rem unit is used to define fonts in relative terms rather than with an absolute size in pixels. But did you know that this unit is useful for layouts as well as typography?
Why You Should Be Using Rem-Based Layouts
In this video tutorial from my CSS Layout course, you’ll learn why there’s a huge benefit to using
rem units for layouts.
The Benefits of Rem-Based Layouts
In the CSS Layout course, all of our layout specifications are done using the
rem unit. As we mentioned in more detail in the typography course, a
rem unit is a multiple of the root font size for your page.
rem unit is useful not just typography but also for your layout, and I’m going to show you why you should use
rem units when you’re setting up your layout.
Let’s start with a look at the sample page we’re working on:
If I then change the font size in the browser, you can see that the font size increases on the page:
Now if I keep increasing the font size and I refresh, now you can see that the whole layout has adapted to take account of the larger font size.
Everything is still readable, and that’s possible because by using
rem units to set up our entire layout, we ensure that everything is flexible depending on the root font size of our document, which comes from the browser settings.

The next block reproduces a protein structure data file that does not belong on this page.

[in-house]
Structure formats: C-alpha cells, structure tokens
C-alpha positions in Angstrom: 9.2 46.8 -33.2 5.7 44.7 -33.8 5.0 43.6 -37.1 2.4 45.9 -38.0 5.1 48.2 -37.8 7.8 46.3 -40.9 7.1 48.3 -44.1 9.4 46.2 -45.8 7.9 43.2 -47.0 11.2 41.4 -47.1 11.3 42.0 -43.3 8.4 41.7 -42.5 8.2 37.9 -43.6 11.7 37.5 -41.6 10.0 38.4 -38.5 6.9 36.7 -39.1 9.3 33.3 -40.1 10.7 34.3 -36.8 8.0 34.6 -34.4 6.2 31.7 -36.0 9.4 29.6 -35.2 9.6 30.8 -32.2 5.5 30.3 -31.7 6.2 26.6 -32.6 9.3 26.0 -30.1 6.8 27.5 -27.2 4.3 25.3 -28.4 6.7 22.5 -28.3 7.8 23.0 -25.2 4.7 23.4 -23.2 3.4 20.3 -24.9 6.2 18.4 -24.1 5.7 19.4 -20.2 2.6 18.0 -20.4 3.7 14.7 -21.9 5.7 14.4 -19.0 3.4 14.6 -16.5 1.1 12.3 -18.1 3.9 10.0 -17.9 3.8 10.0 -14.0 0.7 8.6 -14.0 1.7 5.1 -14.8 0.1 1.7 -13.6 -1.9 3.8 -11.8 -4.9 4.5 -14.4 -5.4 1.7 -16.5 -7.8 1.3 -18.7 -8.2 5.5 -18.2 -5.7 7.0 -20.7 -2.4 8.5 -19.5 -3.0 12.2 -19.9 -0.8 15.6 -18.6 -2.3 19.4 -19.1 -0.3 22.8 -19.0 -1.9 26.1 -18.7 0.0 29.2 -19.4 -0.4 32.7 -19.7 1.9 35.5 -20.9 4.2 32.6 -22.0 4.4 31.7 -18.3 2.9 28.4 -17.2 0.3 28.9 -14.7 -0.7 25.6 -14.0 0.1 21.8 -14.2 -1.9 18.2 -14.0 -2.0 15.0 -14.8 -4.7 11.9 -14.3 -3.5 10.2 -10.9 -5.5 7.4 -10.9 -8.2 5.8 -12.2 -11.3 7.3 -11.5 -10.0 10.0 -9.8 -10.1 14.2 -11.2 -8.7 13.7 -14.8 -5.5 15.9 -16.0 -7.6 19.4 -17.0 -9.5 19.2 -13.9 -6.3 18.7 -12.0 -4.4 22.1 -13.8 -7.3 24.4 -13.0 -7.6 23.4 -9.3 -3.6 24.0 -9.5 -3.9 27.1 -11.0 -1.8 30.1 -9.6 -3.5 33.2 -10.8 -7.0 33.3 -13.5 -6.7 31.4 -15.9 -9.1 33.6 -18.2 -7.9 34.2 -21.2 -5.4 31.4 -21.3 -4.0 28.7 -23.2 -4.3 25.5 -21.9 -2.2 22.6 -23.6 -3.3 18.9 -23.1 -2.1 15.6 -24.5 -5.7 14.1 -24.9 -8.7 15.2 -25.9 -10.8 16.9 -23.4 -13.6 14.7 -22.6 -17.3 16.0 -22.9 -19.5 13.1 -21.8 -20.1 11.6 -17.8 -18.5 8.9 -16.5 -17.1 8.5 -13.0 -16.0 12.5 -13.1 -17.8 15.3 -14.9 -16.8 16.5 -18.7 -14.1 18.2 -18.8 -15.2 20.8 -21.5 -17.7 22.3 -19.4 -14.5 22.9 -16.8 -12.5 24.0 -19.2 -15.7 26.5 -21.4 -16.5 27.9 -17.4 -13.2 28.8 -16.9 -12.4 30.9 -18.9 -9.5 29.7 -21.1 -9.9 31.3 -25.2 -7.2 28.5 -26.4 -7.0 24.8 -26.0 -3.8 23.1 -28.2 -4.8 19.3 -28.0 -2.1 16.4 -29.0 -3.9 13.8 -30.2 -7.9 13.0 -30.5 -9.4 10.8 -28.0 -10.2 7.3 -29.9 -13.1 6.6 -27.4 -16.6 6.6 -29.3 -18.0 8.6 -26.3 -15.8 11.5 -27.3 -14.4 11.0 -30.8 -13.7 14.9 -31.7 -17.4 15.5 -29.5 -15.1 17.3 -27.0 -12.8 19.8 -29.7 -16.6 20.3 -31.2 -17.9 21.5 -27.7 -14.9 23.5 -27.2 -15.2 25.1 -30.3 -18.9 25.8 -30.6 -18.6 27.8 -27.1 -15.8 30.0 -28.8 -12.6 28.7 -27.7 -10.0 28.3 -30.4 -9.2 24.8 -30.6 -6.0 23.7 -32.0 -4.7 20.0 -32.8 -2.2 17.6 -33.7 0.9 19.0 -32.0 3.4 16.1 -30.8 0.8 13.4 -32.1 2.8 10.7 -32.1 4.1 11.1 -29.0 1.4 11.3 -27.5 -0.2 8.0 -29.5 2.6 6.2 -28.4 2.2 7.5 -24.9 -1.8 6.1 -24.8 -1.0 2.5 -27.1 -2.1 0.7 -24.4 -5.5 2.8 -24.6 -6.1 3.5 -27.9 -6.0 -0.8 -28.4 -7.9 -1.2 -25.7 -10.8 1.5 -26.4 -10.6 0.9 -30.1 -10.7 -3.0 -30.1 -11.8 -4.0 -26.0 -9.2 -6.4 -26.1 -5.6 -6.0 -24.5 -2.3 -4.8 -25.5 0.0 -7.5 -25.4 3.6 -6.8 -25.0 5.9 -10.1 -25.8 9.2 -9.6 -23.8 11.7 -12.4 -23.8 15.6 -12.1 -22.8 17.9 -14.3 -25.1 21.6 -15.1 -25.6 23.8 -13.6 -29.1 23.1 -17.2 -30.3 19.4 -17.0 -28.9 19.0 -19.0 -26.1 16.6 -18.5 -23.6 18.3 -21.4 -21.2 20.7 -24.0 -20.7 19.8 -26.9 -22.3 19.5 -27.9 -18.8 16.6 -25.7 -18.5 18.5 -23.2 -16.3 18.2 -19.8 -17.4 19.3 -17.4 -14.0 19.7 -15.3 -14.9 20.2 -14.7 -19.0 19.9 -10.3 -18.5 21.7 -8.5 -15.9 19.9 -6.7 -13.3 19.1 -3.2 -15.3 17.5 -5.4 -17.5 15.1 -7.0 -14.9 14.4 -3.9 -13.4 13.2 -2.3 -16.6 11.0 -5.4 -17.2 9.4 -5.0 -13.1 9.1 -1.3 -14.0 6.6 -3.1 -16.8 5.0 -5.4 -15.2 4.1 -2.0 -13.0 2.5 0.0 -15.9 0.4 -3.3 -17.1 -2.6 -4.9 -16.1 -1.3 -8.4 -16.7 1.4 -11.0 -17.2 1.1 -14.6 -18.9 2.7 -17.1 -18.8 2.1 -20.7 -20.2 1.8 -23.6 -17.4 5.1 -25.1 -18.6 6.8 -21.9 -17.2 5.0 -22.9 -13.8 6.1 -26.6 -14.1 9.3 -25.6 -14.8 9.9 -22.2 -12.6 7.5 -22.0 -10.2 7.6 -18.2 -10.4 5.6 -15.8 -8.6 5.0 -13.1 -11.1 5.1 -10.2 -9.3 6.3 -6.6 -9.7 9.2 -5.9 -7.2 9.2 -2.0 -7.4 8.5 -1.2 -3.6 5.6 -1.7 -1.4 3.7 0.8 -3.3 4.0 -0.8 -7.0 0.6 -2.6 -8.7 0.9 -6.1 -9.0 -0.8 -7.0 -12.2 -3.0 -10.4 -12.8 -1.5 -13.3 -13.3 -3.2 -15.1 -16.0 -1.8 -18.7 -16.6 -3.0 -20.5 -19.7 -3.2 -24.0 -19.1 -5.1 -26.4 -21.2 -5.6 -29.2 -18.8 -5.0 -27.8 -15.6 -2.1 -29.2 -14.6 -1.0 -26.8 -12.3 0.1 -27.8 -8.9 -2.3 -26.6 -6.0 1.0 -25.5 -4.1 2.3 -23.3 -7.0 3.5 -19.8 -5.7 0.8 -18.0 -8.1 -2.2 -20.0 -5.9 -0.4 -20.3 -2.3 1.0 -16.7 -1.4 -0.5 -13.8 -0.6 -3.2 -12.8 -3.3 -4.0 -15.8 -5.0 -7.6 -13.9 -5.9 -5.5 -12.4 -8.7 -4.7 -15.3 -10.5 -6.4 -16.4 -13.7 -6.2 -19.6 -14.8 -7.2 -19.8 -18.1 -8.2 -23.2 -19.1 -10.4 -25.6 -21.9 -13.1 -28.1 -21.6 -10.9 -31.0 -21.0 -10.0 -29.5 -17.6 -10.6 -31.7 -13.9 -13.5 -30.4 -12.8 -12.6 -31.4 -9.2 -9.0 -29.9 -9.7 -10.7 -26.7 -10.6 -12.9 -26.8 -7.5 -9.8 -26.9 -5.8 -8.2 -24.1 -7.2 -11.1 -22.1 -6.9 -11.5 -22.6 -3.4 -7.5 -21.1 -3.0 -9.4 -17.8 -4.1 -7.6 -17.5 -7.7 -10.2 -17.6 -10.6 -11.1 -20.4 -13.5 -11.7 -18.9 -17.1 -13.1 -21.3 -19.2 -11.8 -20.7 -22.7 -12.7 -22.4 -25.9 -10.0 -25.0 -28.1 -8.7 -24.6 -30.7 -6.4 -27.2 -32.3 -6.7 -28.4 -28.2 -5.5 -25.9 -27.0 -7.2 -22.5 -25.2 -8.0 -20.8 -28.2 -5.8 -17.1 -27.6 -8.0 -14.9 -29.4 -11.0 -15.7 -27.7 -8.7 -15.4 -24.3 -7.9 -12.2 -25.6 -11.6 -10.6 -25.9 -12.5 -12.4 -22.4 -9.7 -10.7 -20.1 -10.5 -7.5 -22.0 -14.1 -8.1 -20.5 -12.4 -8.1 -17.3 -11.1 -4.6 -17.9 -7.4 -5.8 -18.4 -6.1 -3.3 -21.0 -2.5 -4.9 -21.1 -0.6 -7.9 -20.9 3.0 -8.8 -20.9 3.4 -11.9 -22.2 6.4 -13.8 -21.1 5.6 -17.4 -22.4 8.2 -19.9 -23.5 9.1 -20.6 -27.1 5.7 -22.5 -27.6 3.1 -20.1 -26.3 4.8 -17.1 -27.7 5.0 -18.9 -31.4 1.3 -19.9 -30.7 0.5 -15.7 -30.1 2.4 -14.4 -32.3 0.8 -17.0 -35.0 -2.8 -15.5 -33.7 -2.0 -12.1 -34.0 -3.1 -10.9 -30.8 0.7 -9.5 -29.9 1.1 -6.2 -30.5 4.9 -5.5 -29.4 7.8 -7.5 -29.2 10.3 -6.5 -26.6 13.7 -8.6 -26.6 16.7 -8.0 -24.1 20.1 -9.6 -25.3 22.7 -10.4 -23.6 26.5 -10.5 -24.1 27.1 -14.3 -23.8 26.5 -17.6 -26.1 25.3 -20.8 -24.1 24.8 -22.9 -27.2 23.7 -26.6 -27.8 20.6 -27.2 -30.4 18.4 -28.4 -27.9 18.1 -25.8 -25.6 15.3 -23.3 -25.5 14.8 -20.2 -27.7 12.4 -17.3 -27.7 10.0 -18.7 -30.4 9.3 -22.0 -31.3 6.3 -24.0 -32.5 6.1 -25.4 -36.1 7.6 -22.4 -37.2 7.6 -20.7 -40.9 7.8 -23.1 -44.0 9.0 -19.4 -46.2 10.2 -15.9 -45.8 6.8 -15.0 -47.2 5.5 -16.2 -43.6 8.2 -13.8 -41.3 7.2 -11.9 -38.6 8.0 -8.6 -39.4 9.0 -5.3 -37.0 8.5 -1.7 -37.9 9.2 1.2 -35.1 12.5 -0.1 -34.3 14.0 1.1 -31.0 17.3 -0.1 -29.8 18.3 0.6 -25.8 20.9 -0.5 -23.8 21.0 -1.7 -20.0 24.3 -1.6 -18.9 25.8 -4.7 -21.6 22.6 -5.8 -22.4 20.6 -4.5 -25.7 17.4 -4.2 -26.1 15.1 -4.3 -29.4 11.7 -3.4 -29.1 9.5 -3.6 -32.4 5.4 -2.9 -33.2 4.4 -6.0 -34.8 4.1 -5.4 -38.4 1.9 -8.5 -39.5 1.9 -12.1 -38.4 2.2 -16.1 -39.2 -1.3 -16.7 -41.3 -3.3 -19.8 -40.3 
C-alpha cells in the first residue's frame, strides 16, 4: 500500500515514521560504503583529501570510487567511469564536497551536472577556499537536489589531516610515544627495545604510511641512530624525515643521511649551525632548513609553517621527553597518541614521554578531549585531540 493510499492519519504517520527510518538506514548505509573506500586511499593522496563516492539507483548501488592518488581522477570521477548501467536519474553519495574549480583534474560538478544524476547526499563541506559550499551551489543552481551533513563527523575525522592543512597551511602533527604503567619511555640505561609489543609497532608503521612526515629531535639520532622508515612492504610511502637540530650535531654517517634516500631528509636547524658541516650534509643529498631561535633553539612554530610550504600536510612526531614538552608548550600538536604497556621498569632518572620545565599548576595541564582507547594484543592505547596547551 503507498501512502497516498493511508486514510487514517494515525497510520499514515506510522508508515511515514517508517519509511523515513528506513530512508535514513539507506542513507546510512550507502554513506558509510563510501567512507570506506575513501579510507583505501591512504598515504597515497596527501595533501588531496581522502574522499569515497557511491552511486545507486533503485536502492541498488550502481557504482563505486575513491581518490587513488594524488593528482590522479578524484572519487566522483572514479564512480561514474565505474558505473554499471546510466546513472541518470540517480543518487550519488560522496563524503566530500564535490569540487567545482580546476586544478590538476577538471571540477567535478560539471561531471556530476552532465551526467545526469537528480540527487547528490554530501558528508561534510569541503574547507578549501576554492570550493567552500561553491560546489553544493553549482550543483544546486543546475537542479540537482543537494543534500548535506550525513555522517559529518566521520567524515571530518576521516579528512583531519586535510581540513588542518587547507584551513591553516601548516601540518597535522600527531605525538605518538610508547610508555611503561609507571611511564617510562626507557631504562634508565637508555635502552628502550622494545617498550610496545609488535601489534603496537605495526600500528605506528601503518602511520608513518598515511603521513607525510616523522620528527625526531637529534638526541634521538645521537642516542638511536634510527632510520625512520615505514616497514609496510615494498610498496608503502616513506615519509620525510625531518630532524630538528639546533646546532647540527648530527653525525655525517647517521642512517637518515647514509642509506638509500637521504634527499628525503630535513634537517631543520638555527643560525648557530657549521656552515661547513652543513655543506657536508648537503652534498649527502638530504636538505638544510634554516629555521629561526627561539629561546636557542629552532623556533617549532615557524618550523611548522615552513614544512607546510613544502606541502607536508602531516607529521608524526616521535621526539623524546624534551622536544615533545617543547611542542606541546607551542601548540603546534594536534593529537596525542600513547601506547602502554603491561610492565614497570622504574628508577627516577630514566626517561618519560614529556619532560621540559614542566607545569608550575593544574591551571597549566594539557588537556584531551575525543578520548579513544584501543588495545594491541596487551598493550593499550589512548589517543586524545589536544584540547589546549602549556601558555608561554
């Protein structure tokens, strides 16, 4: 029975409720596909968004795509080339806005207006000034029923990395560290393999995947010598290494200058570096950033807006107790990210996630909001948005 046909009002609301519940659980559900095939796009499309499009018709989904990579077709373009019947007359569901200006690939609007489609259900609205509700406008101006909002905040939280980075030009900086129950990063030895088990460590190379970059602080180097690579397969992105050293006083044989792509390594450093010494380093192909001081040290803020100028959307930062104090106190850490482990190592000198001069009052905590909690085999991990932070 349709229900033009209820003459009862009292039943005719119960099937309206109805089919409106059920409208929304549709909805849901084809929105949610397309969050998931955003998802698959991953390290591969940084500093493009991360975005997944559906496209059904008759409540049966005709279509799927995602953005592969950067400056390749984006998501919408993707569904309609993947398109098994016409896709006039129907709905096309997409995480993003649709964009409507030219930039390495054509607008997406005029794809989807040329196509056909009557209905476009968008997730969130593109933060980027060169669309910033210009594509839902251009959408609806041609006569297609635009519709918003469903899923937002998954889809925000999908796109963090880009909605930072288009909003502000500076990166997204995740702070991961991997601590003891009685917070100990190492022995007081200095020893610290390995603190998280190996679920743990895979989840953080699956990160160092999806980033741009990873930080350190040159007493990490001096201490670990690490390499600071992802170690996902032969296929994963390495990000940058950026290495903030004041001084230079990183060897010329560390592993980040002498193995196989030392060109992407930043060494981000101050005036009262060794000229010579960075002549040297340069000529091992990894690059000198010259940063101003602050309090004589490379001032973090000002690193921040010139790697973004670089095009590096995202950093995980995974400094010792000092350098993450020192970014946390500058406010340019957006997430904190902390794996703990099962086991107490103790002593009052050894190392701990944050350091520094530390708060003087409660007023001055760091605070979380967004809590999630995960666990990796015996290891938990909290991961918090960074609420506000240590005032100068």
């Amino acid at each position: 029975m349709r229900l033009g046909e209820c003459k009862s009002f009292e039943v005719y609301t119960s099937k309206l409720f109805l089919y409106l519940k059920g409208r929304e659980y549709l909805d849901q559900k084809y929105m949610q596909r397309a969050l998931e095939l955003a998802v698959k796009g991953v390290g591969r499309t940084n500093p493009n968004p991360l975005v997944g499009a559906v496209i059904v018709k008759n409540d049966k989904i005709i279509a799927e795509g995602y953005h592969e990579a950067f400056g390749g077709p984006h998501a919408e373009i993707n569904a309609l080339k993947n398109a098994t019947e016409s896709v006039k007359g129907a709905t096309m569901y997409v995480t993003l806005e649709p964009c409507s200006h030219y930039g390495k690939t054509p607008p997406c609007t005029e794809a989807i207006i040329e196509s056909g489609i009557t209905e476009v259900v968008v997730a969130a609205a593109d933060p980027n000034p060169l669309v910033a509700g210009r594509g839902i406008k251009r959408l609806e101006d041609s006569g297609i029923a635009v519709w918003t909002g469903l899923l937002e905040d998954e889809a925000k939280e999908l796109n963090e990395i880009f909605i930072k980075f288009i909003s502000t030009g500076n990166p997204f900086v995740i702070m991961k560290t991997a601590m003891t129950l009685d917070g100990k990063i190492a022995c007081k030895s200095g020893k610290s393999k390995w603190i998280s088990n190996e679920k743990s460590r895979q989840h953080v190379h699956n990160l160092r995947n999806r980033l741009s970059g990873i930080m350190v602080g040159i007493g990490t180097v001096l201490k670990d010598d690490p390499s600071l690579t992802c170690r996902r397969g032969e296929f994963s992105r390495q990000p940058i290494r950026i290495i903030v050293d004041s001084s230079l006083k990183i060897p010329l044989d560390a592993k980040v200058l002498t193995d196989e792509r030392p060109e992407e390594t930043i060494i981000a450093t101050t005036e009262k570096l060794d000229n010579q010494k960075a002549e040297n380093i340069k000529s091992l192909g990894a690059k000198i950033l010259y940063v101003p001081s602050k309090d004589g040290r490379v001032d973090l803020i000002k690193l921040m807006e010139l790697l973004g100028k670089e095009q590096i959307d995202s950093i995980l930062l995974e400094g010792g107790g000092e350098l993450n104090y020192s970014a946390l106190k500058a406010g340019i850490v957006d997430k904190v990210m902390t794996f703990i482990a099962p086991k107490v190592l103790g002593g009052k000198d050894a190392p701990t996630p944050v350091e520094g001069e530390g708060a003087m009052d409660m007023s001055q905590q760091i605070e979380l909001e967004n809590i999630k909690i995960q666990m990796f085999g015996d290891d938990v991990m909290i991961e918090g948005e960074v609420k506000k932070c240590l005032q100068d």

In the same sense, if I decrease our font size back to a really small size and refresh once again, you can see the whole layout has shrunk down once again.
So by using these
rem units, we make sure that when a user changes the font size, not only does the text itself change to suit, but so too does the entire layout.
Watch the Full Course
In the full course, Start Here: Learn CSS Layout, you’ll put what you’ve learned in this video into practice by creating a variety of layouts using
rem units. You’ll learn everything you need to know to create the most common types of layouts in web design. We’ll cover sizing, alignment, spacing, and best practices for creating responsive CSS.
If you’re just getting started and want to master CSS, check out Learn CSS: The Complete Guide.
Or you could experiment with more courses from our “Start Here” series for web design beginners: